Javascript is not enabled.

Javascript must be enabled to use this site. Please enable Javascript in your browser and try again.

Skip to content
Content starts here
Leaving Website

You are now leaving and going to a website that is not operated by AARP. A different privacy policy and terms of service will apply.

Your Smart Video Doorbell May Not Be Secure, Consumer Reports Testing Shows

Some models sold at major online retailers may have ‘terrible’ flaws, the nonprofit says

spinner image a person approaching a door and is being viewed through a video doorbell
Photo Illustration: AARP; (Source: Getty Images)

Smart internet-connected video doorbells are supposed to bring you peace of mind.

After all, they can let you peek at whoever is ringing the front door before you decide whether to let the person in. They can tell you if the package you’ve been expecting has been delivered, even if you’re not home, and maybe even dissuade a thief from stealing that package.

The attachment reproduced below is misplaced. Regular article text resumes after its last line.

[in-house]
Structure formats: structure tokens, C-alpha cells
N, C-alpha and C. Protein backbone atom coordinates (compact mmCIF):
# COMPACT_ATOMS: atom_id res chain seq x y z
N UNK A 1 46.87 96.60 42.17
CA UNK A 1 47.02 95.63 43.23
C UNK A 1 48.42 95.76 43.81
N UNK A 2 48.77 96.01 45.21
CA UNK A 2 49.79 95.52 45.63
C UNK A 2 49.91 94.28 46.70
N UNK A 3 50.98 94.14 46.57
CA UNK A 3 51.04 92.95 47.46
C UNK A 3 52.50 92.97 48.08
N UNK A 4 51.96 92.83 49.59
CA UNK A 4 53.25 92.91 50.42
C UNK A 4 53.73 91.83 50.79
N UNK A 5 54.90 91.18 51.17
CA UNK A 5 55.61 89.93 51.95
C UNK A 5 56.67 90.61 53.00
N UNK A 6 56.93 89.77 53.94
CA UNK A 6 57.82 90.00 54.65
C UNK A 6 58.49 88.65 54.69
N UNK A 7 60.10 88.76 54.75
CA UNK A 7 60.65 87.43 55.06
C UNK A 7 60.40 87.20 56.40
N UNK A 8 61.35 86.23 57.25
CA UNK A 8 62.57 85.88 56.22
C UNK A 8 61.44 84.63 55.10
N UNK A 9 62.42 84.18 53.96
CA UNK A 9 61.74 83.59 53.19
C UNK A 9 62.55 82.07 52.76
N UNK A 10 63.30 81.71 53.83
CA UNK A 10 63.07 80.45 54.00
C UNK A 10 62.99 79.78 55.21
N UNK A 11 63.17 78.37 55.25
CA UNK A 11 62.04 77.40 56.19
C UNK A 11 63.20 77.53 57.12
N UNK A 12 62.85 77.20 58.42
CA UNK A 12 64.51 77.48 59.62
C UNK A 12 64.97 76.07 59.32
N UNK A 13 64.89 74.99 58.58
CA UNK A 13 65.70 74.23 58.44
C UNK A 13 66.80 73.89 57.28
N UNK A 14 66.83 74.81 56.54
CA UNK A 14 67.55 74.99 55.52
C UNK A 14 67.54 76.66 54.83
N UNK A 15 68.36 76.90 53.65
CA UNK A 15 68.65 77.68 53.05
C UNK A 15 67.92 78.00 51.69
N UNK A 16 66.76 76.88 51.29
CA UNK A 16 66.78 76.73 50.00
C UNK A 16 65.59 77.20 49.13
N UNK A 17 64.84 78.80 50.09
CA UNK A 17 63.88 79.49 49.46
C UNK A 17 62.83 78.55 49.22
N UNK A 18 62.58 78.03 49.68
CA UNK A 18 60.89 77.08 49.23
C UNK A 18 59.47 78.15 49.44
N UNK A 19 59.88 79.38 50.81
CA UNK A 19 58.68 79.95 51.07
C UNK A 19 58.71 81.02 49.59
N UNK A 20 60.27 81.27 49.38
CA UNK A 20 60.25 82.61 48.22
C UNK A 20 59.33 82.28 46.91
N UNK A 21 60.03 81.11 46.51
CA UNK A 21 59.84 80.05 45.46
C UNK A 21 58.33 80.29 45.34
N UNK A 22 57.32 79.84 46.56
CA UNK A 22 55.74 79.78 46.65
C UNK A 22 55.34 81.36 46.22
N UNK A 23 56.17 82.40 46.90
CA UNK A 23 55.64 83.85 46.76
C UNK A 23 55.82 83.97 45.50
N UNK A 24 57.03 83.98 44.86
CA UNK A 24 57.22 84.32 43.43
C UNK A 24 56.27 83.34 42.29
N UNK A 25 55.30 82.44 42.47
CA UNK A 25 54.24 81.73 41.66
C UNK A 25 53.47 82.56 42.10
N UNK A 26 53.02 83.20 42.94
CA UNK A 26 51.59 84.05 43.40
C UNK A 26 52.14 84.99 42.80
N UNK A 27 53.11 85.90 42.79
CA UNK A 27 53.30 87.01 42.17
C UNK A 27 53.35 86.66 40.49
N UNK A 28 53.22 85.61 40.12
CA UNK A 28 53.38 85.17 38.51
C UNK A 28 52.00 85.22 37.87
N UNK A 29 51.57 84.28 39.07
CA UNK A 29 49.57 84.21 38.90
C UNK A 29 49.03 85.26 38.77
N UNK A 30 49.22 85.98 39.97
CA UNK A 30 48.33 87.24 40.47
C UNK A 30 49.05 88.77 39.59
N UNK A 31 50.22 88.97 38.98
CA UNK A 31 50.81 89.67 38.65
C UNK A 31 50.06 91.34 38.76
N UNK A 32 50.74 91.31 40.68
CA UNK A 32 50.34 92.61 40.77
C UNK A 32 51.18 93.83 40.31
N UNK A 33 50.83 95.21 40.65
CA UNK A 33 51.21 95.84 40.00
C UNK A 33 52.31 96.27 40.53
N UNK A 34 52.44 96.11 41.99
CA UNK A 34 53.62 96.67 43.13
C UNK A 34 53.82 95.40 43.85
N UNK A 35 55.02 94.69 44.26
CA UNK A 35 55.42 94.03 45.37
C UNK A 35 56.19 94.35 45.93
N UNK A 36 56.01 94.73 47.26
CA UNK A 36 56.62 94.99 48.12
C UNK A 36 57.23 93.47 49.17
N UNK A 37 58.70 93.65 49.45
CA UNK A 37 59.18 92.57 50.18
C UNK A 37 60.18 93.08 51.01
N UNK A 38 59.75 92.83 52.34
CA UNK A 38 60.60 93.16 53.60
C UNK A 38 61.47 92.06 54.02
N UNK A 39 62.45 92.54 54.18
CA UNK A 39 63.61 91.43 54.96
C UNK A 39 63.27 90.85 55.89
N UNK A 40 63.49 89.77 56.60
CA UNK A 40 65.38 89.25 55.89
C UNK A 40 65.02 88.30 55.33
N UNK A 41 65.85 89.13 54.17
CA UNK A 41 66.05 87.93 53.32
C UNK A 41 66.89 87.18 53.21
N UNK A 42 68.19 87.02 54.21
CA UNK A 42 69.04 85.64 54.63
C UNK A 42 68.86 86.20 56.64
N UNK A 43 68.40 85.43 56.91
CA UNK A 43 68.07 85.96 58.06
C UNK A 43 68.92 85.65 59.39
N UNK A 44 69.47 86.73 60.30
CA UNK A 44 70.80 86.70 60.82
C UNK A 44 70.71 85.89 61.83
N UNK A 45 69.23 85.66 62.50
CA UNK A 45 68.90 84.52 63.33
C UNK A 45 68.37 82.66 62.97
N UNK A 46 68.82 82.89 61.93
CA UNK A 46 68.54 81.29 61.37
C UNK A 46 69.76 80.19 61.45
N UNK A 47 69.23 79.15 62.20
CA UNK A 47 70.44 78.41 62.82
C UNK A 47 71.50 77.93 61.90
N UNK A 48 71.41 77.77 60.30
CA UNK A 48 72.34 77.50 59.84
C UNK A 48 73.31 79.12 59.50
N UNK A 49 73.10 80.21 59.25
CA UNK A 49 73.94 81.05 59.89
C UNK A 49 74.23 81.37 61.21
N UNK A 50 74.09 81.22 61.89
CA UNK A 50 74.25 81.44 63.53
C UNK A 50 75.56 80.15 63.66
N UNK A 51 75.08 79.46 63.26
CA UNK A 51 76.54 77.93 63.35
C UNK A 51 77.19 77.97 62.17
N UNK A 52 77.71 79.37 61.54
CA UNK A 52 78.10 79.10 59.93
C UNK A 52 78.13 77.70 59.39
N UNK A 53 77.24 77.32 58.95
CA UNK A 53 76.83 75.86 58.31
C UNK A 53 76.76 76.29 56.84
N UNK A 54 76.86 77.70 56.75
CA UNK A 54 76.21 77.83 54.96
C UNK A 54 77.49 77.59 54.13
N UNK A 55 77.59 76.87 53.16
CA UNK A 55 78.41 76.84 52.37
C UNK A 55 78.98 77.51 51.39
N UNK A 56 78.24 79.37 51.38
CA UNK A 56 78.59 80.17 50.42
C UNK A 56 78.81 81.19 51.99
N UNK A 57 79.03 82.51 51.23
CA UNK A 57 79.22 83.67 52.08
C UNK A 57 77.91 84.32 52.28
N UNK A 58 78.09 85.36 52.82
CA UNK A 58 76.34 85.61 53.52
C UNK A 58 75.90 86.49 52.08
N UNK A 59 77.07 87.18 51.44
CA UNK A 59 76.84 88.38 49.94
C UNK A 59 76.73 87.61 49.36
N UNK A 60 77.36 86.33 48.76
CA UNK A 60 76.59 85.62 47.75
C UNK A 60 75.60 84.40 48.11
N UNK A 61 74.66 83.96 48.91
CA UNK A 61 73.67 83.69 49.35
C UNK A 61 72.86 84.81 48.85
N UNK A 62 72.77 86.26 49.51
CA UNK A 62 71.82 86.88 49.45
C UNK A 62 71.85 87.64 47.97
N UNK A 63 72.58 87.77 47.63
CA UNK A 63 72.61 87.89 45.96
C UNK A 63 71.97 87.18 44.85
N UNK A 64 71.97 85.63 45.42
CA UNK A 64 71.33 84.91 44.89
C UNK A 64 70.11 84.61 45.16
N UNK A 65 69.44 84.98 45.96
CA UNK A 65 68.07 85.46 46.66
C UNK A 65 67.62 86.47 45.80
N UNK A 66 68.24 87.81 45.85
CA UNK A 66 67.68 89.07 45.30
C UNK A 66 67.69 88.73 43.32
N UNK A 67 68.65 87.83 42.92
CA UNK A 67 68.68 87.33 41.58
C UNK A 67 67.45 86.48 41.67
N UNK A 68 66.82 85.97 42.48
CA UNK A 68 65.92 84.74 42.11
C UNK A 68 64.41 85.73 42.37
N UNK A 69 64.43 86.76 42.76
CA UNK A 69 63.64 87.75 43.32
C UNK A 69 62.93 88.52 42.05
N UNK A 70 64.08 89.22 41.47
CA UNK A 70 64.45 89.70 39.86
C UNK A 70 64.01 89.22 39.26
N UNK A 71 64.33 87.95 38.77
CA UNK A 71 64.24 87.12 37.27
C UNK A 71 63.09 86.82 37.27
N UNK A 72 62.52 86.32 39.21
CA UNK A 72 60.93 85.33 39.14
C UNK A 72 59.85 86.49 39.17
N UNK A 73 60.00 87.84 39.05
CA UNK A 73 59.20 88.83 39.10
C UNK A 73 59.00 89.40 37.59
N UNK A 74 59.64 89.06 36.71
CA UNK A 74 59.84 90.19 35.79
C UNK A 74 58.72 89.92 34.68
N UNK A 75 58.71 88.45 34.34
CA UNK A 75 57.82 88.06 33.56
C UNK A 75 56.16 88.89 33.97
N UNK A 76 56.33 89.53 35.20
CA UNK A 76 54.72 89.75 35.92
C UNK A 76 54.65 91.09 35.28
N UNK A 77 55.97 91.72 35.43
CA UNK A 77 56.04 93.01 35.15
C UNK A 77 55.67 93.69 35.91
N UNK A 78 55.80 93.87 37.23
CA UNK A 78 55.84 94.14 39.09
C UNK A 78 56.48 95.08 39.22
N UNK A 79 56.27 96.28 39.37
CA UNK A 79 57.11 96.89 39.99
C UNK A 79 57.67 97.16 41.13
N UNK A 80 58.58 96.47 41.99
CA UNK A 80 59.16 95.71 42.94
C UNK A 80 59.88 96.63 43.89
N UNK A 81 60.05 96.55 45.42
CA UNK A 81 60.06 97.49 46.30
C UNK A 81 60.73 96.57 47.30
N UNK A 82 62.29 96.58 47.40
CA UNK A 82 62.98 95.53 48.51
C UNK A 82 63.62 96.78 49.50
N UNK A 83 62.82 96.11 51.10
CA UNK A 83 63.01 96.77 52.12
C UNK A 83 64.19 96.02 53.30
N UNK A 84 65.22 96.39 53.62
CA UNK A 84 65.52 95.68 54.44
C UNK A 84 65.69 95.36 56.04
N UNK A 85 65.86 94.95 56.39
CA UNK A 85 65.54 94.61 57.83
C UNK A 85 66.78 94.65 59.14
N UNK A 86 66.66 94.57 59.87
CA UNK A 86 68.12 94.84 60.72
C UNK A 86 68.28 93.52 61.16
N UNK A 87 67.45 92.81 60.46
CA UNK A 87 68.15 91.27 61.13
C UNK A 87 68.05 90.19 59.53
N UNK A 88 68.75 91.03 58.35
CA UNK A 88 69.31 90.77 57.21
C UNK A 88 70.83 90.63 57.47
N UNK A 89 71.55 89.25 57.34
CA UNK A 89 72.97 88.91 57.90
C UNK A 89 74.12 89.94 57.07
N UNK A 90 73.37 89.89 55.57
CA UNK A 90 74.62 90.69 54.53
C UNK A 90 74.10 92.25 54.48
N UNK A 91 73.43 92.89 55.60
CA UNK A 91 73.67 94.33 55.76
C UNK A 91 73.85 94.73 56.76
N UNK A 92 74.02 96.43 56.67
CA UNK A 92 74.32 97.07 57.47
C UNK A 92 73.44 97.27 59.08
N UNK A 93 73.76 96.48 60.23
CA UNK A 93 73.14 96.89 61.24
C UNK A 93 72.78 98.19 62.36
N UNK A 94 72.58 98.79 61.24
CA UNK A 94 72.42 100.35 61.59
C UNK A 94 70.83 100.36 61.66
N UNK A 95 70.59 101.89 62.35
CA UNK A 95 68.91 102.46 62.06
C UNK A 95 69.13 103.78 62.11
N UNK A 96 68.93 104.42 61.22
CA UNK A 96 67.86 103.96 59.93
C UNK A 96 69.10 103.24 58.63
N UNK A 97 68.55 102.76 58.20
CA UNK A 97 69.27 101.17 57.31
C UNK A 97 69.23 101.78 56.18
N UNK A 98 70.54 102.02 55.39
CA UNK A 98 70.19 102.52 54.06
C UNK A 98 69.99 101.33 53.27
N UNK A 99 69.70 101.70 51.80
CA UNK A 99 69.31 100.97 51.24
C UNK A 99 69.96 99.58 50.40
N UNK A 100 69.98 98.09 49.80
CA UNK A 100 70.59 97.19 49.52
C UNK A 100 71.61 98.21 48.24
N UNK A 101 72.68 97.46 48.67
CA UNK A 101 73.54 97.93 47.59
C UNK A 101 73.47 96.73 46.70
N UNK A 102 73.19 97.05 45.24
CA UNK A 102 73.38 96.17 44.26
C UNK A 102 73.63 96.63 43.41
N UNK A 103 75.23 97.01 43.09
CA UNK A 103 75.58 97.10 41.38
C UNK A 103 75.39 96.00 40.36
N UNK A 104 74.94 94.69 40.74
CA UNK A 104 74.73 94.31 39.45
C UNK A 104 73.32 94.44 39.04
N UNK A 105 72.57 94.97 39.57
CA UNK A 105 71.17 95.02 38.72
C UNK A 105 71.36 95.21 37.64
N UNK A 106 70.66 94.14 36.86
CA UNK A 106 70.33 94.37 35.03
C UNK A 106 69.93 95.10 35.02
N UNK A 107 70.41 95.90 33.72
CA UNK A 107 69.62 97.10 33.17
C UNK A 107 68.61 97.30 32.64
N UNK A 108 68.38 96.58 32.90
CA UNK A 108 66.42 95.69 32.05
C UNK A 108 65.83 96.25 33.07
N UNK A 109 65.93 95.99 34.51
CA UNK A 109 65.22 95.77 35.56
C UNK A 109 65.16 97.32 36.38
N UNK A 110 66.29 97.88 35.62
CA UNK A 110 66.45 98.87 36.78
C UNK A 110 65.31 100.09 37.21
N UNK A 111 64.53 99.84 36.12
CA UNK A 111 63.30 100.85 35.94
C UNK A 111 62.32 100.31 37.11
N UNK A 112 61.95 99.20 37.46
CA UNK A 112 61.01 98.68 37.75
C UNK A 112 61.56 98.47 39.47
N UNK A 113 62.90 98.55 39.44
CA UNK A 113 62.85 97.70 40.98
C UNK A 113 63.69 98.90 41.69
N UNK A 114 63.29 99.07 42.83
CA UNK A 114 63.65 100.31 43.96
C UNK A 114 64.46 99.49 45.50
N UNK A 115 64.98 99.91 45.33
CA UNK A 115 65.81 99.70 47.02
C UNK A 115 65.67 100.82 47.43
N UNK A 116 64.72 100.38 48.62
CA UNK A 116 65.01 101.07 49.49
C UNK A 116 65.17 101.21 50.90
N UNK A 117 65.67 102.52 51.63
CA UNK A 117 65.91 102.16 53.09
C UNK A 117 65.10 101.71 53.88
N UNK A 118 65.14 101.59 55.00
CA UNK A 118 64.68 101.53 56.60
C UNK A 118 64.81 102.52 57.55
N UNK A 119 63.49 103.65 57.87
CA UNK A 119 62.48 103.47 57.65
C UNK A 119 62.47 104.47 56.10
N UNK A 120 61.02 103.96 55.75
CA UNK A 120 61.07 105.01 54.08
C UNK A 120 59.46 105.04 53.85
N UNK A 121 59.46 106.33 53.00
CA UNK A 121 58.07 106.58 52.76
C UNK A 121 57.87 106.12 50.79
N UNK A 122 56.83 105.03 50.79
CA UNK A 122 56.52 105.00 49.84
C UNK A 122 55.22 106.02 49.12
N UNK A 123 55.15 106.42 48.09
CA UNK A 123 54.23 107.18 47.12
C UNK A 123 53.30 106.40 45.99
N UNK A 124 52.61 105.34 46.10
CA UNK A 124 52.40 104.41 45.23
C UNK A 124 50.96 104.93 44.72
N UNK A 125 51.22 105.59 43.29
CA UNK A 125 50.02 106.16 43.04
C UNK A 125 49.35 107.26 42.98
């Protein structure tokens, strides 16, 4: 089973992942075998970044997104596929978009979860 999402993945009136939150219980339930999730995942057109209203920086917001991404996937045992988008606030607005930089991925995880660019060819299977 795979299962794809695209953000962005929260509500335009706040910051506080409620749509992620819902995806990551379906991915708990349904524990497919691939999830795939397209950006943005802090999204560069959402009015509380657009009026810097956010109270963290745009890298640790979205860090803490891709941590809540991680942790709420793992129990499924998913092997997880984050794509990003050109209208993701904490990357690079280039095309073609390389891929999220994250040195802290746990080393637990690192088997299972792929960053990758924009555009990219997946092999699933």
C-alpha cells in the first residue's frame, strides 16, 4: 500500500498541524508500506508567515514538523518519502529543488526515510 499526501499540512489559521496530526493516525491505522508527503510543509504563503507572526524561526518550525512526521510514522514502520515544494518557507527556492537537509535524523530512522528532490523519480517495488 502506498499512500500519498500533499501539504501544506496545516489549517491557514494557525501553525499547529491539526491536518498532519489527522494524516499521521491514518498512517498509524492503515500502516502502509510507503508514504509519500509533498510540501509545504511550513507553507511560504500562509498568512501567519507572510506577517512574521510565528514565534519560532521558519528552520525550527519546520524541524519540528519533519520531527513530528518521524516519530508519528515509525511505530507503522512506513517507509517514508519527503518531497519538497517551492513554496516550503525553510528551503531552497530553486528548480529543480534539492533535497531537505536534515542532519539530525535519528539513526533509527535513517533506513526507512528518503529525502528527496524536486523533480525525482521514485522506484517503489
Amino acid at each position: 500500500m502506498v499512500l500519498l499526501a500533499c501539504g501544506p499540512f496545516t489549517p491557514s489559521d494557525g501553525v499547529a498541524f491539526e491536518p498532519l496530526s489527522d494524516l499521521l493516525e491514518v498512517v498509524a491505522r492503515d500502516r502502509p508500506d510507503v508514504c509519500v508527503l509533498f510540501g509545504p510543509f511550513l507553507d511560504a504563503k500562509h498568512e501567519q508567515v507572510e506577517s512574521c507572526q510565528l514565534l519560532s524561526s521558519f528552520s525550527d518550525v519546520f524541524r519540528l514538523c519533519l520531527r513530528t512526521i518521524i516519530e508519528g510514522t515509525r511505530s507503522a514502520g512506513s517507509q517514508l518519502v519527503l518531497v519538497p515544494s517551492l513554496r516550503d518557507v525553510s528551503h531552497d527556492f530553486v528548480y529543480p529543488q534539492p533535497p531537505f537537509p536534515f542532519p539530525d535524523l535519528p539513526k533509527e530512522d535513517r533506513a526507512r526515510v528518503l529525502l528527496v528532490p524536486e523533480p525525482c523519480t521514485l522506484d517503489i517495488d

spinner image Image Alt Attribute

AARP Membership— $12 for your first year when you sign up for Automatic Renewal

Get instant access to members-only products and hundreds of discounts, a free second membership, and a subscription to AARP the Magazine.

Join Now

They might even discourage a burglar from breaking into your house.

But is your sense of security misplaced? A troubling investigation from Consumer Reports suggests that might be the case, at least with certain smart doorbells sold through Amazon, Sears, Temu, Walmart and other popular digital marketplaces.  

Different brands but one China-based manufacturer